Thursday, August 26, 2010

OPINION: Most Of The Time It Is Always About The Water

Can We Talk?
By Jack Fairweather

Water. When we have it we take it for granted. When we turn on the tap and nothing flows out….Whoa! We run to the telephone or grab for the cell phone. Somebody help!
Water. Latin American historian and author Eduardo Galeano recalls a version of Genesis that circulates by word of mouth on Columbia’s Pacific coast. At the beginning of time the ant’s waist was not narrow. The ant was round and filled with water.
It seems God had forgotten to water the earth. Realizing his mistake, God asked the ant for help. The ant refused.
So, God’s fingers pinched his belly. Thus were born all the rivers and the seven seas. Plenty of water. Life giving. Life sustaining. Free for all creation.
Time passed. Some of creation’s creatures became arrogant, greedy and humans came to believe they could own the earth and utilize it resources for selfish purposes.
At the end of the twentieth century a water war broke out in the city of Cochabamba, Bolivia. Like the ant, a much larger entity, created by humans, wanted the area’s water for itself. The U.S. company Bechtel took over the water system and tripled the rates overnight. Indigenous people marched in from the valleys and blockaded the city. City people rebelled, raising barricades and burning water bills in a huge bonfire in the Plaza de Armas.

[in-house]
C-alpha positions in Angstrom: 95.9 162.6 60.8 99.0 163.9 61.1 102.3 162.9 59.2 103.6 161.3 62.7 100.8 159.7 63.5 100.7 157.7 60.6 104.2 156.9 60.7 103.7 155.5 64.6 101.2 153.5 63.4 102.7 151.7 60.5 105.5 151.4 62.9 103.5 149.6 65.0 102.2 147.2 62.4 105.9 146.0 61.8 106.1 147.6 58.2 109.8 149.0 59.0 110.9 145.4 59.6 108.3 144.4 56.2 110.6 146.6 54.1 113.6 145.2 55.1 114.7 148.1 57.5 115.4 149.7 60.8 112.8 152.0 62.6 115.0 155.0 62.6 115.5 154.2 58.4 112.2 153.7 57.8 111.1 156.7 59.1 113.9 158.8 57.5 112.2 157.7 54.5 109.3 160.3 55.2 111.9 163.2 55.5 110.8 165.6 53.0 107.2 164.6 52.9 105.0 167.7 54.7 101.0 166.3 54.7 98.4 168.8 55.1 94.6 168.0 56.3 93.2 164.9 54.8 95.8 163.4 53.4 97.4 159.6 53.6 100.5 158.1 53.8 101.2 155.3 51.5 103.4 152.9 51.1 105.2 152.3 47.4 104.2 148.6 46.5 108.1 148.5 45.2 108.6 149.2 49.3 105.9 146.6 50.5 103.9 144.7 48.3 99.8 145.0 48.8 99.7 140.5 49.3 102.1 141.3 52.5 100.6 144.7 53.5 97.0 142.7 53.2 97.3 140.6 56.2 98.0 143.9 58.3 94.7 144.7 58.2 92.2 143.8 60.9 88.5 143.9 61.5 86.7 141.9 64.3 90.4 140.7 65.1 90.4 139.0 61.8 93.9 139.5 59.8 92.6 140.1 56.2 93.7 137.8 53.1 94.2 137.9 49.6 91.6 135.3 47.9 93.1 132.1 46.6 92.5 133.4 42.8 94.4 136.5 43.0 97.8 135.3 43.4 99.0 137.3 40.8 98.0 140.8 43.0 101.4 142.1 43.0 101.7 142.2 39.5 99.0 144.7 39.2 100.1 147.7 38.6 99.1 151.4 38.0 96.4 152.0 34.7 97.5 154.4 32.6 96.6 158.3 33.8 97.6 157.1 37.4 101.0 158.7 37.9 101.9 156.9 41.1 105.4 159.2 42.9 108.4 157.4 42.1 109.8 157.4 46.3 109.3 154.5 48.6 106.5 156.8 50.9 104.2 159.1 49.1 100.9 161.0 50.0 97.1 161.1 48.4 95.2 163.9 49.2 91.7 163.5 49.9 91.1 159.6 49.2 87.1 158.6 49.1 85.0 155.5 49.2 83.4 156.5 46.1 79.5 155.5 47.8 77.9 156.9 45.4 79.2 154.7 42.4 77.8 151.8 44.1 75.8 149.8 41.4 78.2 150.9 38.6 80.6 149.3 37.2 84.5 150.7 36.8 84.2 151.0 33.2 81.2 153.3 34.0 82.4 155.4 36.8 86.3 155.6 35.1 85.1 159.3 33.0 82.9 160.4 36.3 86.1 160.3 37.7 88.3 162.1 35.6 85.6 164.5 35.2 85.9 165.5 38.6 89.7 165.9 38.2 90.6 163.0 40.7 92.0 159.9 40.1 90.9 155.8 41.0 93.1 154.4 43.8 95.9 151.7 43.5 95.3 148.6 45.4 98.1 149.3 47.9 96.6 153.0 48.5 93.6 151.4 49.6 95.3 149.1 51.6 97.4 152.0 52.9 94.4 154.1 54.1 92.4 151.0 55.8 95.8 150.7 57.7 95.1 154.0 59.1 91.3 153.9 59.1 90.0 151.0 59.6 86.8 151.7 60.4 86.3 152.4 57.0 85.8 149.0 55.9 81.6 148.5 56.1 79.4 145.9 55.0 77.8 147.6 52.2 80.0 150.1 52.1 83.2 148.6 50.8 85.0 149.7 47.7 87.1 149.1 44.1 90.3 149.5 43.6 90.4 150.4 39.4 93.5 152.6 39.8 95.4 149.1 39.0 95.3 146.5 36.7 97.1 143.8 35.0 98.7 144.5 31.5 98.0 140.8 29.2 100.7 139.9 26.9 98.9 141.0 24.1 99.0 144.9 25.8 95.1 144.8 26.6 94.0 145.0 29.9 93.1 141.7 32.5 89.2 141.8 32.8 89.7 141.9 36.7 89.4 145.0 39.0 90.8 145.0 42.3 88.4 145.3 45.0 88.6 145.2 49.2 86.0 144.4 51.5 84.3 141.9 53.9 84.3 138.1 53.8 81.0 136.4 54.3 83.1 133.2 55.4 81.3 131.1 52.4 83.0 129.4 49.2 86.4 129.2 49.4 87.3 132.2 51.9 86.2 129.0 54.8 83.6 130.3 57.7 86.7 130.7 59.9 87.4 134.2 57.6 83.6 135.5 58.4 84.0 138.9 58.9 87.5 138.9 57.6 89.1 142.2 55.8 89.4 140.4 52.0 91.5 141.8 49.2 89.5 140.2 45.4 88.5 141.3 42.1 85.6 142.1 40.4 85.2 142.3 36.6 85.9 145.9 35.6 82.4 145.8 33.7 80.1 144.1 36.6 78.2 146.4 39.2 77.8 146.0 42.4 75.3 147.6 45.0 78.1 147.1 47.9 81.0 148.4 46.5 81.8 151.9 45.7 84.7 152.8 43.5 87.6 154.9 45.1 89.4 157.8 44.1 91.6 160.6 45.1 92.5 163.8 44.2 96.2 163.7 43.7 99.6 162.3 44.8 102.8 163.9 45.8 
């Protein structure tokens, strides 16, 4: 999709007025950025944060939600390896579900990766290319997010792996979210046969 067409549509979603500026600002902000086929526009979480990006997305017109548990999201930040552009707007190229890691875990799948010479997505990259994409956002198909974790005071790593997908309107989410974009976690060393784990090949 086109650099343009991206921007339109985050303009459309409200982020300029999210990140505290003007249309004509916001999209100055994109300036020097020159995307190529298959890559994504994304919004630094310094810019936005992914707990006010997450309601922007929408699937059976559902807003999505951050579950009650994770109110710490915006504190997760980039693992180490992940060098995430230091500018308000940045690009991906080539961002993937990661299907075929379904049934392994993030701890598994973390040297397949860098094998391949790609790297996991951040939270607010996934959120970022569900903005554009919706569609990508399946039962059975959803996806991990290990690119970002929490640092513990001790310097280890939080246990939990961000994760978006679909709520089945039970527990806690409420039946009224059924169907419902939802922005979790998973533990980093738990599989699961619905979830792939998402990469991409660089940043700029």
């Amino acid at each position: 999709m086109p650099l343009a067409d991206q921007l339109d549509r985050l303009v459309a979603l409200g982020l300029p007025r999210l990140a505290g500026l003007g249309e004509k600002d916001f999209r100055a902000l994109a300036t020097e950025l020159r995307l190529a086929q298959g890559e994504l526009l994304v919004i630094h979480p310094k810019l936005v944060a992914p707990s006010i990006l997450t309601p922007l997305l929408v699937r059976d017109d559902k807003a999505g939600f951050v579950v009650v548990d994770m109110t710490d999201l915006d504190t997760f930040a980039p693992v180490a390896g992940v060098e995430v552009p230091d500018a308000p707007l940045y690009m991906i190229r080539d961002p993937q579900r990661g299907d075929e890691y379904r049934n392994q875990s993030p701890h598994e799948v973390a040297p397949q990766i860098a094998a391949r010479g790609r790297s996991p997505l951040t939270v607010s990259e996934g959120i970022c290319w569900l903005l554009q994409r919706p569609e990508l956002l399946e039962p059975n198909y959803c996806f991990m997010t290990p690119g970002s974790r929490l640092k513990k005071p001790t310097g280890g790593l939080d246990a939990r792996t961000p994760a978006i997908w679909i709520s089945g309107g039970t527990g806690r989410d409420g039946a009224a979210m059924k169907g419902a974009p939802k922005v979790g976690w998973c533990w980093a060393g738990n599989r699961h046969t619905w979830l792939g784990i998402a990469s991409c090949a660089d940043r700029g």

As usual, the Bolivian government in power at the time, responded with bullets. There was a state of siege, people were killed and imprisoned, but the uprising continued for two months until the people of Cochabamba won back their right to the liquid that nourishes their bodies and sustains their crops.
Elsewhere in Bolivia, however, the powers of the time gave in to pirates and allowed a French company, Suez, to take over the water system in La Paz. Rates went sky high and hardly anyone could afford to turn on the tap.
Not until the 21st century did the situation improve when a new government came into power on the shoulders of the indigenous and poor people and water was again affordable. Now, however, nature has shown there is a limit to it’s bounty. The glaciers which have provided water for centuries to some areas of Bolivia are receding and there is no longer the steady supply of melting water to supply poor villages.
In the meantime, water has become the target of speculation everywhere…even in Socorro and Catron counties where the absentee owner of San Augustin Ranch LLC, Italian businessman Bruno Modena, wants to pump the San Augustin plains aquifer dry and sell the water back to state entities.
The people of the wide area involved, ranchers, farmers, and people in villages and towns which would be impacted by the water grab have joined together to legally block the effort. So far, they have received little real support from state officials who, seemingly, are not sure just what they can do to protect the resource needed to sustain the livelihoods of those who would experience the greatest loss.
As always, it will be only through the efforts of the common people that the stand off will be decided; the people and their right to natural resources or the would be Water Lords who desire only to profit at the expense of others.

No comments:

Post a Comment